Although the conductive deposit is referred to as nickel sulfide (NiS), it may have a polymer-like structure which is polymerized by the radiation. It is a semi-metal NiSx which may have a conductivity ranging from insulating (103 ohm-cm) to metallic (10-3 ohm-cm). Sheet resistivities in the range of about 1 to 106 ohms per square should be obtainable when this material is deposited on substrates. The activation or "developing" of the solution-deposited coating into conductive material is apparently caused by the heat generated by the laser beam. The energy of a moderate laser beam (approximately 40 W/cm2) is sufficient to develop the coating within 0.1 sec. Satisfactory deposits have been formed at fluences of from 1 to 25 W-sec/cm2. Suitable optics may be used to focus the laser beam to any desired spot size down to the diffraction limit. The beam intensity and exposure duration can be controlled either by a shutter or an acousto-optic or electro-optic modulator.
FIG. 1 is a schematic showing a moveable stage 2 and insulator 3 for positioning a coated substrate 4 under a beam from laser 6. The intensity of the beam is controlled by a shutter or modulator 8. It then passes though an expander collumnator 10 and is reflected downward to substrate 4 by mirror 12. Before irradiating substrate 4, the beam is focussed by lens 14. Dynamic real time control of the exposure can be accomplished using an infrared detector or imager 16 and a computer 18 which interprets the detected signal and then controls the beam intensity by the adjusting modulator 8.
FIG. 2 shows another embodiment which is useful for exposing a coated substrate such as cloth 4 to a laser beam. In the FIG. 2 embodiment, a translatable mirror 20 is used to move the beam in one direction 22 while the substrate 4 is moving in another direction 24.
In the FIG. 3 set-up, a two axes scanner 26 is used to deflect the laser beam across the substrate 4.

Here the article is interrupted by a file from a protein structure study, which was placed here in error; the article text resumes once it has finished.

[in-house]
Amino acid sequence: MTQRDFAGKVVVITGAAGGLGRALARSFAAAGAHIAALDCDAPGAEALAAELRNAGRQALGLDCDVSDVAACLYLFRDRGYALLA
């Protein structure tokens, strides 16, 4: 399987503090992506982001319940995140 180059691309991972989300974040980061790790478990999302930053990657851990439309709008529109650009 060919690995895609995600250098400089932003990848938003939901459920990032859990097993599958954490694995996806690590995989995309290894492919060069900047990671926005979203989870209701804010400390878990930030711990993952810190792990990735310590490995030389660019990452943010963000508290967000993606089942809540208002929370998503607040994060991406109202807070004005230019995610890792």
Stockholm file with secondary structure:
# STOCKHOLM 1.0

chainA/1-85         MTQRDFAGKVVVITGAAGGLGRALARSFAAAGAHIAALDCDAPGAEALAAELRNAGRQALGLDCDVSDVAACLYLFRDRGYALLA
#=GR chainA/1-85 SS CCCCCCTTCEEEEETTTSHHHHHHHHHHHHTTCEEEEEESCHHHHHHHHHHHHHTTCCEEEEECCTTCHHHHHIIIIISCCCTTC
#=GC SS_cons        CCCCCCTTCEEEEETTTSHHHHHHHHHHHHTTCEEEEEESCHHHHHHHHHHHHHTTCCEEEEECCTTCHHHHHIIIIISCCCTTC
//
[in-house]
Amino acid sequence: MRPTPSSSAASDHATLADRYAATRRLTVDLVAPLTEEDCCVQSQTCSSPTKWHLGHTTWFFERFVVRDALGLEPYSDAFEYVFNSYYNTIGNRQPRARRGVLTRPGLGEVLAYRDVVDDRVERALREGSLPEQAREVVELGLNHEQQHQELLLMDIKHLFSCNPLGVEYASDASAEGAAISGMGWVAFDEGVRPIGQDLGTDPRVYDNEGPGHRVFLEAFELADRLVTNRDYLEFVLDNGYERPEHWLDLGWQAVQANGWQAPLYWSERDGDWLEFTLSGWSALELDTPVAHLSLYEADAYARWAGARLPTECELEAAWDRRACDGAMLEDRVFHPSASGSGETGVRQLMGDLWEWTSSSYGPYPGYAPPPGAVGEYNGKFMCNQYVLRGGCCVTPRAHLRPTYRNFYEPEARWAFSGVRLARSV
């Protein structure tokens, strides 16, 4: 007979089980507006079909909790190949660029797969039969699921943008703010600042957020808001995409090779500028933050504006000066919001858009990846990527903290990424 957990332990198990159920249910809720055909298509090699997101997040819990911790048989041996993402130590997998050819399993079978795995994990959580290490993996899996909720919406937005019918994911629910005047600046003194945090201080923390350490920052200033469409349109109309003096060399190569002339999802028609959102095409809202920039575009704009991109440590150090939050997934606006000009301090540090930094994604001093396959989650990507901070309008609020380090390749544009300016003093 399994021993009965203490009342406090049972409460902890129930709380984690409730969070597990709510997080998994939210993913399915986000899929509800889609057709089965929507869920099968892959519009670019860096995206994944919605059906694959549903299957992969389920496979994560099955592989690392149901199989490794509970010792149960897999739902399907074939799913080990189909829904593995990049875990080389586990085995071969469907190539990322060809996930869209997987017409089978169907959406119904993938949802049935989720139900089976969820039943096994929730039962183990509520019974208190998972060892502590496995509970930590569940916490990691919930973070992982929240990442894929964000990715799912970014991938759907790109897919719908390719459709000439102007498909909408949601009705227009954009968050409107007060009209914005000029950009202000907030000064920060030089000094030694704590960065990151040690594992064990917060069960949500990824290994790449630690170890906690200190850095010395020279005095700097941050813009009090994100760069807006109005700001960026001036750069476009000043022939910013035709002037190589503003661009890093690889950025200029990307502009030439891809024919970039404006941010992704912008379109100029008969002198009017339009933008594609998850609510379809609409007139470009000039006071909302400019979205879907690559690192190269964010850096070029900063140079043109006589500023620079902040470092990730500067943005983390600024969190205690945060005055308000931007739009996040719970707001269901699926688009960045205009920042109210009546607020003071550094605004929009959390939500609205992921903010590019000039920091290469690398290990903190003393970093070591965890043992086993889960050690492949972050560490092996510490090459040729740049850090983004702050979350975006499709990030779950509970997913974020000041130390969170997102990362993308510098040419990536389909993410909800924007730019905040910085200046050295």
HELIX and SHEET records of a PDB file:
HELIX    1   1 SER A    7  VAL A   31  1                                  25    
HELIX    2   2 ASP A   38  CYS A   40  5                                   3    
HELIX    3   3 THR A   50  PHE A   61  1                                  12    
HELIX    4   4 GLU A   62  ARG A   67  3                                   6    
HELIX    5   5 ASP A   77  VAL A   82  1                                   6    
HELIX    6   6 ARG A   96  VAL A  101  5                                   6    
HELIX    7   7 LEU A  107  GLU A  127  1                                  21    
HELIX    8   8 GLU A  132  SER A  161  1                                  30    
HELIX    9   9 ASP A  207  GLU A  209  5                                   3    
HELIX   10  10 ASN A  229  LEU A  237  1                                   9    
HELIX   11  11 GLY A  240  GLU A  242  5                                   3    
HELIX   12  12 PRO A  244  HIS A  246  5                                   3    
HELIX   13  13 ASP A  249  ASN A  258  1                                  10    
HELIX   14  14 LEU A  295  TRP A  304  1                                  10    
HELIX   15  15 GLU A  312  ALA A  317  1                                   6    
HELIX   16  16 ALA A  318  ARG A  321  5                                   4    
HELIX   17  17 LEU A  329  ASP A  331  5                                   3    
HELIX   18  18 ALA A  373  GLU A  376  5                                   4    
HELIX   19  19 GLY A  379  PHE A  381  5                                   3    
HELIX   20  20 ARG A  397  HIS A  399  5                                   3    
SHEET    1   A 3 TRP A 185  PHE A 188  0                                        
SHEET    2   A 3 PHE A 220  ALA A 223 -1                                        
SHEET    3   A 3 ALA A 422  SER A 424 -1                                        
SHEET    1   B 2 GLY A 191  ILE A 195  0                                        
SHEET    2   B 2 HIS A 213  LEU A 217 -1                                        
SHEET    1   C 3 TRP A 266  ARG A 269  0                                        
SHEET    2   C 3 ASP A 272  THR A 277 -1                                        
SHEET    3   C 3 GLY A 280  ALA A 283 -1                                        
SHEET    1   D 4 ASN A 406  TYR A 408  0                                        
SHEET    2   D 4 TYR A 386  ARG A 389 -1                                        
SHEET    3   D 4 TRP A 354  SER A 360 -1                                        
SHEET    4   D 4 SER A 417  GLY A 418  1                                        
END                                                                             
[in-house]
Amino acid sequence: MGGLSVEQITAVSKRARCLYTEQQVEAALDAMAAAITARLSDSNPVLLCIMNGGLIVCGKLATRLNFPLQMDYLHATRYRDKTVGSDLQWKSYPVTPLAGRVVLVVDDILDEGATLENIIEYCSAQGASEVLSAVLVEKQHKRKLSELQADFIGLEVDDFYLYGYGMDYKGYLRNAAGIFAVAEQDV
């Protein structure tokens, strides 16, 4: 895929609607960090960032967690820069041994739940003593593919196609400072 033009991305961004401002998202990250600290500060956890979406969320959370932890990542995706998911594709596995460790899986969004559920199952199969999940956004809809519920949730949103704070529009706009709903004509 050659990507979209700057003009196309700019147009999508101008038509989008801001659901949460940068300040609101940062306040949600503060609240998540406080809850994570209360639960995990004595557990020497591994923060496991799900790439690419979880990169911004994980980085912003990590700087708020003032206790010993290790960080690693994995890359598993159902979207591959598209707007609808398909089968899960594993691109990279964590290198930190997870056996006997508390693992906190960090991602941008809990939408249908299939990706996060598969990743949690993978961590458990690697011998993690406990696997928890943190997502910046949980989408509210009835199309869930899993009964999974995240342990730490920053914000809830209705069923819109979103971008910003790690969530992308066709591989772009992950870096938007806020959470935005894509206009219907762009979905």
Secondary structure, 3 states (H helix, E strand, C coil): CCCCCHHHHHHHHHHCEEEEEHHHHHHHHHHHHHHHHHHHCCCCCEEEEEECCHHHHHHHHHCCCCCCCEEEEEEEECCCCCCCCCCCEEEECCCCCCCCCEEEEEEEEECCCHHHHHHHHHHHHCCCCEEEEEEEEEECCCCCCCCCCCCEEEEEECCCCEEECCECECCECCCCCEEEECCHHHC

Large area substrate surfaces can be covered with conductive patterns using set-ups as illustrated above. A wide variety of substrate materials can be used such as plastics, ceramics, metals, fabrics, and circuit board composites. The conductivity can be closely controlled over a wide range by controlling the laser beam intensity, beam size, position, slew rate, exposure time, and the composition and concentration of the solution used to form the coating. This flexibility of the process is illustrated, at least in part, by the following examples.
A 4-inch by 4-inch sample of fiber glass (Uniglass #7781) was dipped into a methanol solution containing 0.2 M each of nickel acetate tetrahydrate and thiourea. The swatch was removed from the solution and dried at room temperature with a fan. The fabric was then positioned on a laser table and a section was irradiated with a CO2 laser beam at 40 W/cm2 for 0.1 second. A dark deposit of conducting nickel sulfide formed on the cloth fibers in the rrecise pattern of the laser beam. The pattern edges were very sharp.
The sample was washed in water and methanol to remove unreacted reagents. Additional washing done after the first conductivity measurement shows very little loss in conductivity.